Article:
Weekend activities

Once one arrives in Kenya for a business purpose one must admit that there is no way he can leave the country without taking a look around outside the business meeting place. Every old and dirty looking sign on the side of the road can be a guide to an incredibly exciting place. And people are happy to show many things.
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During the past weekend we were invited to visit an orphanage which is being run by one of the workshop participant. Voluntarily. Besides being a home for 20 children and a school for about 100 the complex also has a small clinic serving surrounding villages to treat most common health problems. Many services are for free, for others the patients have to pay. Nevertheless, noone is sent back in case of lack of money. If one does not have money, he gets the treatment for free. All based on trust.


A visit to Bio-Ken snake farm helped us to understand that although there are indeed many snakes in the local forests, including the most poisonous one, the Black Mamba, there is no need to be too scared of snakes. They will avoid meeting people at any cost. Nevertheless, if one is lucky enough to meet a snake one should give it a few moments to escape and most probably nothing happens. Just as a remark, the Black Mamba is a beautiful friendly looking light beige snake with a big smile.


Sylvia has been running a community farm near Malindi for 20 years. There are 16 families living in this farm besides her. They produce different crops for their own use and animal fodder and have a milking cattle of 20 to 40 cows for milk production and financial income. Our impression was that she has included all kinds of birds and animals in her farm that would survive. The hardest was to convince the community to have also a few horses which in the eyes of a typical Kenya only mean a waste of fodder. The SRM group was happy to convince the local community that tourists like we are happy to go for a little tour on horseback and provide some income. We gained a nice experience of seeing the surrounding villages and the real Kenyan life.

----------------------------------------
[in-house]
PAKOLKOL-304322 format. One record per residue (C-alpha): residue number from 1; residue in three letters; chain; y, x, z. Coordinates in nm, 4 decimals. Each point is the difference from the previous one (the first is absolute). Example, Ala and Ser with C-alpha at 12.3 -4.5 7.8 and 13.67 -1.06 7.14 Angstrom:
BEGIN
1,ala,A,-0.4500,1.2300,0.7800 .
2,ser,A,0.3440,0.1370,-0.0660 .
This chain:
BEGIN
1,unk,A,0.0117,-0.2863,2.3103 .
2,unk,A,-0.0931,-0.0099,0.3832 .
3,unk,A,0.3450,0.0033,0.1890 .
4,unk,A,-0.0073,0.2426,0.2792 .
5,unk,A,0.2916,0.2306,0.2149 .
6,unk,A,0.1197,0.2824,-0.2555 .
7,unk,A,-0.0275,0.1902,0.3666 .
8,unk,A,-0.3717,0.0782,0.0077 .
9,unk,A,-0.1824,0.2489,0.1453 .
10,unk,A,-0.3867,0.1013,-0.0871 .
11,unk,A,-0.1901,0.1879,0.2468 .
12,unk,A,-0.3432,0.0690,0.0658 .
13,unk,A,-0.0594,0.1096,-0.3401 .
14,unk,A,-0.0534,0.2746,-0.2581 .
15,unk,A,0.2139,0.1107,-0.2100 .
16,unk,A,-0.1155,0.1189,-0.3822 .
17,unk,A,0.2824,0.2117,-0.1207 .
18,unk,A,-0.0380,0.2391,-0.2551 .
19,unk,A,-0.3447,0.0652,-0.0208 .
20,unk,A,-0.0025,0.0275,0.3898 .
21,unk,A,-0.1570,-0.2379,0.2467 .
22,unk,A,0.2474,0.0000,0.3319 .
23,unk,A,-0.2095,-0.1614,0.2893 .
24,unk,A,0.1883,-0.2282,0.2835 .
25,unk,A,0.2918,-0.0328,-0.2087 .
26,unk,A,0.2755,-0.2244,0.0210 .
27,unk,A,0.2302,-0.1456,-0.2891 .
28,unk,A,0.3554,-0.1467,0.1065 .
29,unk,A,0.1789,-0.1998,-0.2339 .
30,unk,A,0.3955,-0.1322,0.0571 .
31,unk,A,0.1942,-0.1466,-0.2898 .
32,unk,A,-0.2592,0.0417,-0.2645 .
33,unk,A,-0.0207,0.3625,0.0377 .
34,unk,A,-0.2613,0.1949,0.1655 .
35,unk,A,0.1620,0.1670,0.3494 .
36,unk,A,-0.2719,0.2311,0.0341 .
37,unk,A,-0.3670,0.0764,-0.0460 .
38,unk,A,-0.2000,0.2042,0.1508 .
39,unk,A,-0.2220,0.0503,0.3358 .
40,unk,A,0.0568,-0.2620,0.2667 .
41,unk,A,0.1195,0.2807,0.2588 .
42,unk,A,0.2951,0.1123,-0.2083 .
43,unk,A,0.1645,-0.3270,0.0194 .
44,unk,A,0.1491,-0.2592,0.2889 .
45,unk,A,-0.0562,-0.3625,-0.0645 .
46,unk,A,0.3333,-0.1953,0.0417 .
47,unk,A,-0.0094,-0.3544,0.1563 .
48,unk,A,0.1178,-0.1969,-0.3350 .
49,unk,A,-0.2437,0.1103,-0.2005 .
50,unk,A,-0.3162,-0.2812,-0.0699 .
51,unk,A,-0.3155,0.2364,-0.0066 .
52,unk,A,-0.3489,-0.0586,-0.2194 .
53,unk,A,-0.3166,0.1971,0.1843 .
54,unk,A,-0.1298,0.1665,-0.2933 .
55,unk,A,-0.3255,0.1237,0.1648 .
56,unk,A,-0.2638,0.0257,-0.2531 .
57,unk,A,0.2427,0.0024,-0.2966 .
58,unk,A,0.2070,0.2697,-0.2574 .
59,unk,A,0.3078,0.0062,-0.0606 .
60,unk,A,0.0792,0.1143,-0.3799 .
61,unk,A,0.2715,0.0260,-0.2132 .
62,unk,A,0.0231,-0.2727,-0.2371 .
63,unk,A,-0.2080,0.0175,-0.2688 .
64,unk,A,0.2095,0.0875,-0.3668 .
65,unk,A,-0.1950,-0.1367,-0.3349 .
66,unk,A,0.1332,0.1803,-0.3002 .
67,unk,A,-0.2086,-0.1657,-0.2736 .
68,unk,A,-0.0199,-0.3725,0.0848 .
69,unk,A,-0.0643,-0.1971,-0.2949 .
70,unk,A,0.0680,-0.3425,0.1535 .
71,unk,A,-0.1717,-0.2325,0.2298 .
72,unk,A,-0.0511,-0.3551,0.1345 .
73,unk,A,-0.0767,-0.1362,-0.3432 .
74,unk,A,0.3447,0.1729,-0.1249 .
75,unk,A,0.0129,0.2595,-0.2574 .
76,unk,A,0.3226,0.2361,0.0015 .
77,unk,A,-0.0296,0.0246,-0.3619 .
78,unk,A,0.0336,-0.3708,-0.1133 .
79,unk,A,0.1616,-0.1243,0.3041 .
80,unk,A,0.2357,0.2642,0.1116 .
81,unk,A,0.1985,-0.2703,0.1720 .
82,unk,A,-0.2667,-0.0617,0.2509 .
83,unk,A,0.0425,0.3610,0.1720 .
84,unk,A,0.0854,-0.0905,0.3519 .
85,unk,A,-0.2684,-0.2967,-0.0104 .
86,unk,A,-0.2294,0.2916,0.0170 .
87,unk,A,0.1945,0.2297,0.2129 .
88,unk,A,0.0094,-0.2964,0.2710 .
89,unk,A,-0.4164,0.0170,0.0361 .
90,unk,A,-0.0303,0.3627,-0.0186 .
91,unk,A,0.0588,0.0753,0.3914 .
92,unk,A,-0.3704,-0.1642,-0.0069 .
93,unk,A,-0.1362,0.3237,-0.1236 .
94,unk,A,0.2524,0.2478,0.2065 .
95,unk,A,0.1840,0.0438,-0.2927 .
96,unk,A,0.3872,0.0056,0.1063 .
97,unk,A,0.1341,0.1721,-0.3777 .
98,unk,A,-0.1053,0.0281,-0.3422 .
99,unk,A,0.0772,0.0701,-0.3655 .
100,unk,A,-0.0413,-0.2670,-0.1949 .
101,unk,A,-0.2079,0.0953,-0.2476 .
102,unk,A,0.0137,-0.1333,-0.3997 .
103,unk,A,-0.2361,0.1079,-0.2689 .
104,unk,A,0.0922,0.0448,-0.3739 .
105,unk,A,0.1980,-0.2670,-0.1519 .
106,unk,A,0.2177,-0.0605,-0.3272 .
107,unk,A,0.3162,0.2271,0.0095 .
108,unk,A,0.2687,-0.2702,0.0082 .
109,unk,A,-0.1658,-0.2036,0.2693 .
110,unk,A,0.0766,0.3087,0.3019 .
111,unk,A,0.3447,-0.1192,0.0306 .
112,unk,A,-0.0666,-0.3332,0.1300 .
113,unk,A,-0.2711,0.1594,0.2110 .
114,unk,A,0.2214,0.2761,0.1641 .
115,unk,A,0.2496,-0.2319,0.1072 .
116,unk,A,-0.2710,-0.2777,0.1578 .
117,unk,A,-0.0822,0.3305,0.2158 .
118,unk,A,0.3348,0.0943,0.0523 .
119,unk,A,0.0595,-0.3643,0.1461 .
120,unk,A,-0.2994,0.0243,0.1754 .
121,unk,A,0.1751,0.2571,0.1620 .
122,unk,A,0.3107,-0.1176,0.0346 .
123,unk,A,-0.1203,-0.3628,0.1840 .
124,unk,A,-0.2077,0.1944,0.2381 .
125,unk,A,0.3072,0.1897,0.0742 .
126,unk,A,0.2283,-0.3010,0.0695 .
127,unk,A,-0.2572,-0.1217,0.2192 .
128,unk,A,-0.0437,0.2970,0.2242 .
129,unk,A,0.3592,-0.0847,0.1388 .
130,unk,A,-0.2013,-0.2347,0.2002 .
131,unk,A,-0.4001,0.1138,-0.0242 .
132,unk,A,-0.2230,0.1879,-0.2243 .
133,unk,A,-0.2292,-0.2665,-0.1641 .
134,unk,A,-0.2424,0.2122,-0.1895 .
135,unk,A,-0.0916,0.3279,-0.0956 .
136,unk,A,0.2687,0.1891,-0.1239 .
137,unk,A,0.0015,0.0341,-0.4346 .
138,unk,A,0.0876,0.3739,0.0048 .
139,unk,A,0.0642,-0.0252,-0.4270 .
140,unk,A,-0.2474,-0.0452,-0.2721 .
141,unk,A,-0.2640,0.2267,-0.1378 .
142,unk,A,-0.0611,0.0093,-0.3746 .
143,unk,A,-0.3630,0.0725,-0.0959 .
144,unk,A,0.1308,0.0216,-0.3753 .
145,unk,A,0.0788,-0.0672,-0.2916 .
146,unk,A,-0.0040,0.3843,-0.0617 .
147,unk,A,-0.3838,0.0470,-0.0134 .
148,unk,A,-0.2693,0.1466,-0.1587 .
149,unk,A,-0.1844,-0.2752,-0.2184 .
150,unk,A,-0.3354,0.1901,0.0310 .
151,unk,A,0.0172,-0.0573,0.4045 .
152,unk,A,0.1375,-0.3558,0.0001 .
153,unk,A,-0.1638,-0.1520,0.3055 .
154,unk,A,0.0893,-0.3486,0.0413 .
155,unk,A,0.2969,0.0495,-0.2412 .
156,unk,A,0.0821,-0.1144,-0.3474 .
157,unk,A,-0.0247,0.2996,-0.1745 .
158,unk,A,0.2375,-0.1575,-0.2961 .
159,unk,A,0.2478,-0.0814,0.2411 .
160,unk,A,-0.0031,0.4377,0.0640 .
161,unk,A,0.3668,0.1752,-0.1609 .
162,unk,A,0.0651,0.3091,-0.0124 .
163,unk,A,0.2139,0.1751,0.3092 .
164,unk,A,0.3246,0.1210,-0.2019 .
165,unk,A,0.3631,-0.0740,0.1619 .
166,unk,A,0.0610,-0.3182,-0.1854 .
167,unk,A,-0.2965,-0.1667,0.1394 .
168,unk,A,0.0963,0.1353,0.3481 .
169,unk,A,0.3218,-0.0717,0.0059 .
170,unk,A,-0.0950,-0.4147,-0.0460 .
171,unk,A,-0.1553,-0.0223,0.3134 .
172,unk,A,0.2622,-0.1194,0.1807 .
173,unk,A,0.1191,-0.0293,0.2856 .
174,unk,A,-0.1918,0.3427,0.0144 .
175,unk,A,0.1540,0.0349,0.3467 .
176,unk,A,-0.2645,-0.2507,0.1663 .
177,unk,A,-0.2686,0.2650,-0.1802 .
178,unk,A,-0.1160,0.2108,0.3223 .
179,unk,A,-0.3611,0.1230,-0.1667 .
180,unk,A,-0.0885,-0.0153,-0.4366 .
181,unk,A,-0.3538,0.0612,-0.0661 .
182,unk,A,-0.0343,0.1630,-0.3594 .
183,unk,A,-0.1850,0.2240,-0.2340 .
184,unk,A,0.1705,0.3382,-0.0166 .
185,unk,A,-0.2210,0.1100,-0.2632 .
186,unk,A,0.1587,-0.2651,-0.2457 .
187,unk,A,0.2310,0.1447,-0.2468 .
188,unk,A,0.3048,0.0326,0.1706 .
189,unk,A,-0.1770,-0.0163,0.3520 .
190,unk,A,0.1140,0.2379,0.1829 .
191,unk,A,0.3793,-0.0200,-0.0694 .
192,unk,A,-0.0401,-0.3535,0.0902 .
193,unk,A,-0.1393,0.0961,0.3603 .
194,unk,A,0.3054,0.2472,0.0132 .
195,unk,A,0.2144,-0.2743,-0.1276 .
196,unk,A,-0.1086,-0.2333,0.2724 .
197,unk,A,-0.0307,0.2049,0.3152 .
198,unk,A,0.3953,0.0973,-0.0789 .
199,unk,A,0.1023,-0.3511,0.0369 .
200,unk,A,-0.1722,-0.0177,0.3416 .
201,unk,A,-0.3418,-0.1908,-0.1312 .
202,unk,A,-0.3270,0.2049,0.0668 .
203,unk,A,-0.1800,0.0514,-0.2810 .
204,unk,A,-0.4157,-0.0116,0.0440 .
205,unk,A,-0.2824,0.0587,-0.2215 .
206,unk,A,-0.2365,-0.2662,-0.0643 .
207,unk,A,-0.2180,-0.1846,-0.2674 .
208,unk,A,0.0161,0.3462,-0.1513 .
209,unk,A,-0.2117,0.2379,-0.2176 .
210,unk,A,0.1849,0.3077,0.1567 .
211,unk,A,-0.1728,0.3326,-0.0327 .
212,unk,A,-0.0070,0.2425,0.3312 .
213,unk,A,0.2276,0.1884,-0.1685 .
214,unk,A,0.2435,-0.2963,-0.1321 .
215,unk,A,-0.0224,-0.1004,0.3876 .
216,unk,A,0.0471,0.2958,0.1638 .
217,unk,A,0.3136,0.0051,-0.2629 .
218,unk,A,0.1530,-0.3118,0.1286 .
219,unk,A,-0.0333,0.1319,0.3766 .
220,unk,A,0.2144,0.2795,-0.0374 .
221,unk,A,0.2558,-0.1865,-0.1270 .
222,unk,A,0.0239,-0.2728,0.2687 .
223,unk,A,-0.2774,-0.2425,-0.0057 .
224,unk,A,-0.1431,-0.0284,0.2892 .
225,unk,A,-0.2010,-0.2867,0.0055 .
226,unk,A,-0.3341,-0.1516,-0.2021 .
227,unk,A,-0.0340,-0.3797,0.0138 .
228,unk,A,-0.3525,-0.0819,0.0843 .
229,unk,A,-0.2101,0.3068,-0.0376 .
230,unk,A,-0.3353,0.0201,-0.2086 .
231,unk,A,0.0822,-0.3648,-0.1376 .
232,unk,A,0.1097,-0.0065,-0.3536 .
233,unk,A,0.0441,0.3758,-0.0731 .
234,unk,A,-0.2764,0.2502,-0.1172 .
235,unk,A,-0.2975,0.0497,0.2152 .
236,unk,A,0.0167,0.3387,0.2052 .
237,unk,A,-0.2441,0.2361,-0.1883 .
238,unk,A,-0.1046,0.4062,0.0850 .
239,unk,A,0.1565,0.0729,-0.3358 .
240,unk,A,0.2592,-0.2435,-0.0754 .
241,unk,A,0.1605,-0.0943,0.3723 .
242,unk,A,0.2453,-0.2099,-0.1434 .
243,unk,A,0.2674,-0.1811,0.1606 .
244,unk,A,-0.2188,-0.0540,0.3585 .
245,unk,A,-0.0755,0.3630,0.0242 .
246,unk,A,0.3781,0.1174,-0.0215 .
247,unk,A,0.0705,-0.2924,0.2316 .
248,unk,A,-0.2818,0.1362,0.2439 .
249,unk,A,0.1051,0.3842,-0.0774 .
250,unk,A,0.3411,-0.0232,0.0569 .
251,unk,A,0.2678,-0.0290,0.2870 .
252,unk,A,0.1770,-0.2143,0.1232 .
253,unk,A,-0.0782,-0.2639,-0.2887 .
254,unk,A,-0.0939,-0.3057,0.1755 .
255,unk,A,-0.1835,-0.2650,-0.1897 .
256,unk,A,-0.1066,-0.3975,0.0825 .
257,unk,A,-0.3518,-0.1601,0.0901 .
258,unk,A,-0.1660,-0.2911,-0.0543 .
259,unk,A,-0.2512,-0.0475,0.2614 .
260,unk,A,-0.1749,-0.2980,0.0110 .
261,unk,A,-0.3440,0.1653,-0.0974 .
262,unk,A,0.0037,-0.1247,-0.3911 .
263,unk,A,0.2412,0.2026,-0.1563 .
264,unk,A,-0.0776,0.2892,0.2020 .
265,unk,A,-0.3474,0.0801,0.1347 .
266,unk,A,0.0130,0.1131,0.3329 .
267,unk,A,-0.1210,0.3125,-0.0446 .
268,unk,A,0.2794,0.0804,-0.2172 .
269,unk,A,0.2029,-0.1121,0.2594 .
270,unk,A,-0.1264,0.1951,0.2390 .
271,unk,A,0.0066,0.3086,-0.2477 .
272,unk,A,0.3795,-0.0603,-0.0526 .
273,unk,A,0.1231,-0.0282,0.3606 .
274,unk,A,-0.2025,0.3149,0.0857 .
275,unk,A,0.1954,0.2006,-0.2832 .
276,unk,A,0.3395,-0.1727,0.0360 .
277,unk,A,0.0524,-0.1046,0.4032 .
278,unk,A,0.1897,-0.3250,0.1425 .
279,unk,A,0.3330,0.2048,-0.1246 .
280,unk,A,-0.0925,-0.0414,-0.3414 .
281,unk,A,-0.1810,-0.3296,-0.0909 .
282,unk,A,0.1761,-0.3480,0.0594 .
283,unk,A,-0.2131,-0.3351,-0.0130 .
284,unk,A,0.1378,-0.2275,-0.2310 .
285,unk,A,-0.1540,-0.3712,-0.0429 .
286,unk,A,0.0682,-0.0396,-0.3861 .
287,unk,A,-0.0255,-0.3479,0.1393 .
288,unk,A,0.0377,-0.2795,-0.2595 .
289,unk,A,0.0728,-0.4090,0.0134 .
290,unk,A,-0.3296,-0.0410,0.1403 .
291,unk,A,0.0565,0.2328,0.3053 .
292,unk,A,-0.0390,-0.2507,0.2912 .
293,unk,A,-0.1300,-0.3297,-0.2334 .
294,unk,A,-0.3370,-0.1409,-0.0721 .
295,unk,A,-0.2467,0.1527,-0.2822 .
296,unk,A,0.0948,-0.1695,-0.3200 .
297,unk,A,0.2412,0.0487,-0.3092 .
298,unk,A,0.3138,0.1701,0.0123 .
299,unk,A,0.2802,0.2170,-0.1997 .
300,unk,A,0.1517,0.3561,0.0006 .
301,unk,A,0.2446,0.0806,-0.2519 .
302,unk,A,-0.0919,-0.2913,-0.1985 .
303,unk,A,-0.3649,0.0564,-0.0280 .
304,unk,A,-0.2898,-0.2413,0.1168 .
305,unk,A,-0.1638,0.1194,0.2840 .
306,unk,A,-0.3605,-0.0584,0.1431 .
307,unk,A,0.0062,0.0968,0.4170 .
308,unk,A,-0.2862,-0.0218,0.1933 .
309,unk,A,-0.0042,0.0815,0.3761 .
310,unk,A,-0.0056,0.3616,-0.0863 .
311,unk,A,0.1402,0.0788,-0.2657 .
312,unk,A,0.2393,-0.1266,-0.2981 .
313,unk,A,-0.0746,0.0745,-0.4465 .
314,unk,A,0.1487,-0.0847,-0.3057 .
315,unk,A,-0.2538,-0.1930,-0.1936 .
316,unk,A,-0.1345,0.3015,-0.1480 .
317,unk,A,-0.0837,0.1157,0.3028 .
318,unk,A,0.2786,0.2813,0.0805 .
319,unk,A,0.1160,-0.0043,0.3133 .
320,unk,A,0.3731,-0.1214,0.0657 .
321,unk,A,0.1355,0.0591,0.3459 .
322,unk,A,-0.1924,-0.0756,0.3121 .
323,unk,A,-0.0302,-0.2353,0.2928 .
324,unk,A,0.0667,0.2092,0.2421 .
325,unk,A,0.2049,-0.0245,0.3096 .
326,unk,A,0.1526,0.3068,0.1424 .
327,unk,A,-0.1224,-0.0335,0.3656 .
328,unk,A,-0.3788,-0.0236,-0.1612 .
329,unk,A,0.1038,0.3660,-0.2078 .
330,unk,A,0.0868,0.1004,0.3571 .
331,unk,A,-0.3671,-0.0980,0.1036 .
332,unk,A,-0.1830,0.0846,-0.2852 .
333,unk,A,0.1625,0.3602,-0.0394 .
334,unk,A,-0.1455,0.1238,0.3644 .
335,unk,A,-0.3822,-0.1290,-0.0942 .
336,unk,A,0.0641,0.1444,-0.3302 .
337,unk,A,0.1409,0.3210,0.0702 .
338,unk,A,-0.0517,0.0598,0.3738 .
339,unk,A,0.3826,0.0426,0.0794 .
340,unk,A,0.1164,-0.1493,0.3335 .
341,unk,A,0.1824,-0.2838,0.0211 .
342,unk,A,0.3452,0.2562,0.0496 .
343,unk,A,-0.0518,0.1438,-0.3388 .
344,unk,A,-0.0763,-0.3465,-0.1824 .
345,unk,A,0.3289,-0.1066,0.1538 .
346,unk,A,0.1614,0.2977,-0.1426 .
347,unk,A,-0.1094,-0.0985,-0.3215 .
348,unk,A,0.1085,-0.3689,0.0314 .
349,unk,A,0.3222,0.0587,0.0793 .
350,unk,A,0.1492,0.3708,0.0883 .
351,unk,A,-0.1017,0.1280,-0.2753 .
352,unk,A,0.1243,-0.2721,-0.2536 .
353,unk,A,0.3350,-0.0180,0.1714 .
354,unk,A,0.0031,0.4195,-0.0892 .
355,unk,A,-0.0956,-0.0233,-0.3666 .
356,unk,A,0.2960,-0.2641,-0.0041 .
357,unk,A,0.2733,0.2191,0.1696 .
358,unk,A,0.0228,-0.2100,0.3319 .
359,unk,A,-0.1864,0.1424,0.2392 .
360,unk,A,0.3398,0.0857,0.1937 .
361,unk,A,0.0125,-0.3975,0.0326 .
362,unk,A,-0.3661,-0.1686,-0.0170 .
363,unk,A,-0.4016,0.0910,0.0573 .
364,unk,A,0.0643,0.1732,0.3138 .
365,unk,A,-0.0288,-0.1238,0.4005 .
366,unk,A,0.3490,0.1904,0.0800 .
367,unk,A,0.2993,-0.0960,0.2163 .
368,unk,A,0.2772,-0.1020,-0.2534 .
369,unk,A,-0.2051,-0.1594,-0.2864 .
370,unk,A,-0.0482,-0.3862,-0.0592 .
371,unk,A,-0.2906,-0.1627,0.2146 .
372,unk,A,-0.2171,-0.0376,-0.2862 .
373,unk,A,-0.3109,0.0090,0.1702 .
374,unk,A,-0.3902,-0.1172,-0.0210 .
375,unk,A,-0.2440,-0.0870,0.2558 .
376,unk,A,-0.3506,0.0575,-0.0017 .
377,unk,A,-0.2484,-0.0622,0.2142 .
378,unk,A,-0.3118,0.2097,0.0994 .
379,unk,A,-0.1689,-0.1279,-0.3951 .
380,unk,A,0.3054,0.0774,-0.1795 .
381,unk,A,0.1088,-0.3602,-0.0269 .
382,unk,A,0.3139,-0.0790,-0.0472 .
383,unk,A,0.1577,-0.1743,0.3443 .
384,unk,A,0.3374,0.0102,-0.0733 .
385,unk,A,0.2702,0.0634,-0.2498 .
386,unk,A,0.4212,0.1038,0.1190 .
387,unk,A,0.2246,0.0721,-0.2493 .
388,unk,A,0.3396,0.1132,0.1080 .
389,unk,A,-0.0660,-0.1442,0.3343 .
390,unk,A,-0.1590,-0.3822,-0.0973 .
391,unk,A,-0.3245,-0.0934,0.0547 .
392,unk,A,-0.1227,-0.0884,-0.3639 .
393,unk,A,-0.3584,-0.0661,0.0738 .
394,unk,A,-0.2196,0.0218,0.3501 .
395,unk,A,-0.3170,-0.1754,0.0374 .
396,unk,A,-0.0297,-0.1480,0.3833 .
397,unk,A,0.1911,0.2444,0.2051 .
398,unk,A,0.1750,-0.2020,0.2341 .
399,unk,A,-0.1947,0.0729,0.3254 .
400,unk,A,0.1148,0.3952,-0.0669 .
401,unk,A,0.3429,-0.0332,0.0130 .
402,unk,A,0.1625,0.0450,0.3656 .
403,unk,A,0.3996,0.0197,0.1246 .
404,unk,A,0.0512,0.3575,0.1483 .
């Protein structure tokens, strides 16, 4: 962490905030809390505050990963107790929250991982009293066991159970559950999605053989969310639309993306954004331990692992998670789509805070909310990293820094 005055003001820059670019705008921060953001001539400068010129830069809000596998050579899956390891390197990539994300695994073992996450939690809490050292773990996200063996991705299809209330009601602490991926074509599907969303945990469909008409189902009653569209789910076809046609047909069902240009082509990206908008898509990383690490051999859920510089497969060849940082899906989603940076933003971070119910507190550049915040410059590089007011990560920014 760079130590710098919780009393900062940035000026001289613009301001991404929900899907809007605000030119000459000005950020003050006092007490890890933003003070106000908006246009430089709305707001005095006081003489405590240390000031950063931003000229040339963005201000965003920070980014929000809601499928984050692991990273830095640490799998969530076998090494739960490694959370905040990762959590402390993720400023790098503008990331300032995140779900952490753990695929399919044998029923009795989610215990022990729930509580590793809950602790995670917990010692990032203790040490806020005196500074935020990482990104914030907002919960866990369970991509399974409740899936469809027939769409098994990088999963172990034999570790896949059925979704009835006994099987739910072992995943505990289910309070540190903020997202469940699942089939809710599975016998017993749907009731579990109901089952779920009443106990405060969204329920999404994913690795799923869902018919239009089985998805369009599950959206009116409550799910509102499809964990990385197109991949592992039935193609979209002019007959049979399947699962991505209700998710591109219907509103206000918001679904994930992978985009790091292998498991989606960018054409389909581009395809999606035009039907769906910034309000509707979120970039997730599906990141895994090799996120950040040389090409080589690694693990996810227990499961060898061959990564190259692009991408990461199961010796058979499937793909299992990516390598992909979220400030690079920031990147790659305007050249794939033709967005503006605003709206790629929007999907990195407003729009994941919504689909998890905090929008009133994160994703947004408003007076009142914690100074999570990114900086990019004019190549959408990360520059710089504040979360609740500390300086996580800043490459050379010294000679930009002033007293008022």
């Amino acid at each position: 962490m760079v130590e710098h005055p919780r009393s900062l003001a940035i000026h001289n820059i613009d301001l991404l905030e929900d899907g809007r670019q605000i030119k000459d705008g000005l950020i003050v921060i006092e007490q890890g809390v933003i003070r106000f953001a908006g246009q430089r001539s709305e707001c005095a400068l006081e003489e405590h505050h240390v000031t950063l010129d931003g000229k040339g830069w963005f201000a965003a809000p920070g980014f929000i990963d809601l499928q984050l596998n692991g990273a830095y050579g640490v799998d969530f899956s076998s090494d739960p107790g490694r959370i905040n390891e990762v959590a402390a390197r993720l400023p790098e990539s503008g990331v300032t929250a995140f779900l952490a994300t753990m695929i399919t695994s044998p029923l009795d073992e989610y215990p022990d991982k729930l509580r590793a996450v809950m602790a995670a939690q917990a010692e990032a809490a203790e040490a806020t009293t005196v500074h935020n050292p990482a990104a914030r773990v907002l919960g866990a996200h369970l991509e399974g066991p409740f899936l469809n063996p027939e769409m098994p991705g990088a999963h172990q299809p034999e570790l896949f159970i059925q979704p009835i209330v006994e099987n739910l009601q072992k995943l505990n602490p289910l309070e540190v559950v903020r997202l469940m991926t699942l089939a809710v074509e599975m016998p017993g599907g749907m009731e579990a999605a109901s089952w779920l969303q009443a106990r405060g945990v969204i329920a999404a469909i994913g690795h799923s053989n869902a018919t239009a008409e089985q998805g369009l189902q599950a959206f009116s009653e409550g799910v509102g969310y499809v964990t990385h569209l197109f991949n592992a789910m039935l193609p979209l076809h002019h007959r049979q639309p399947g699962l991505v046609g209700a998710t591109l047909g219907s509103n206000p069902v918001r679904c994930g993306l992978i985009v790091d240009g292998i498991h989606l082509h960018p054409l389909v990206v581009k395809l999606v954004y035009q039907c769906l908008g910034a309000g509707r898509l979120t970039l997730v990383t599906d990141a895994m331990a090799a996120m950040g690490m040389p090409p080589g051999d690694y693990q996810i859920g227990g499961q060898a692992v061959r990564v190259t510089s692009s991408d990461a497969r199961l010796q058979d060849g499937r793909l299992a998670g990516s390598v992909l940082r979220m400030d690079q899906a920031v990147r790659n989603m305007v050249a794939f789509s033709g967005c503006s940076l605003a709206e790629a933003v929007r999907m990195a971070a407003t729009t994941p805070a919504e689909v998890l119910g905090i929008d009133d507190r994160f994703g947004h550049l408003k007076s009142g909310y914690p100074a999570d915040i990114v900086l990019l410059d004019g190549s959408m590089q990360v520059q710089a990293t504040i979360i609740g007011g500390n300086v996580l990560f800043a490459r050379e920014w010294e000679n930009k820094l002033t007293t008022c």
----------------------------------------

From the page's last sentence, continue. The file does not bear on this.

25 August

If someone is planning to join a two week course then a classical expectation is a powerpoint presentation and a one-man-show. The keywords for our workshops are that they are workshops-thinking, discussing and synthesizing new ideas together. While having a chance to do it with university professors and lecturers it would be almost criminal not to use their competence from different fields!


On Friday we moved from movie-culture-game sphere to economics. Discussing triple bottom line and cradle to cradle principles gave ideas for a sustainable business plan design. If there really would be a SRM Investment Group with 100 million Kenyan Shillings as we simulated then there soon would be also a joint Kenyan company for road building, safari tours and beer production. Not only did the companies that were competing for the SRM Investment Group prize incorporate TBL principle but just before announcing the winner they decided that the most sustainable would be to join the companies for better benefits for all.

Census out of the blue

Did you ever think how complicated it is to organize a people count, a census? Did you ever think how difficult is to do it when one really has to reach every person to actually count them when the infrastructure is poor? On Monday we had a long day with Ranger Peter, an invented character to guide people through the theory and practice of establishing a national park. During our lunch break we were told that Tuesday is a pubic holiday because of a census. It sounded as if it came like a surprise because during our workshops planning session a week ago it was never mentioned. Respect to the government who can make it happen in such a short notice! On the other hand, the locals tend to say that Kenyan government with about 80 ministers is also the most expensive in the world. The moral of the story is that even if you plan something in advance, plan it again and are making it happen never say you could follow the plan until you are finished. Kenya- full of surprises!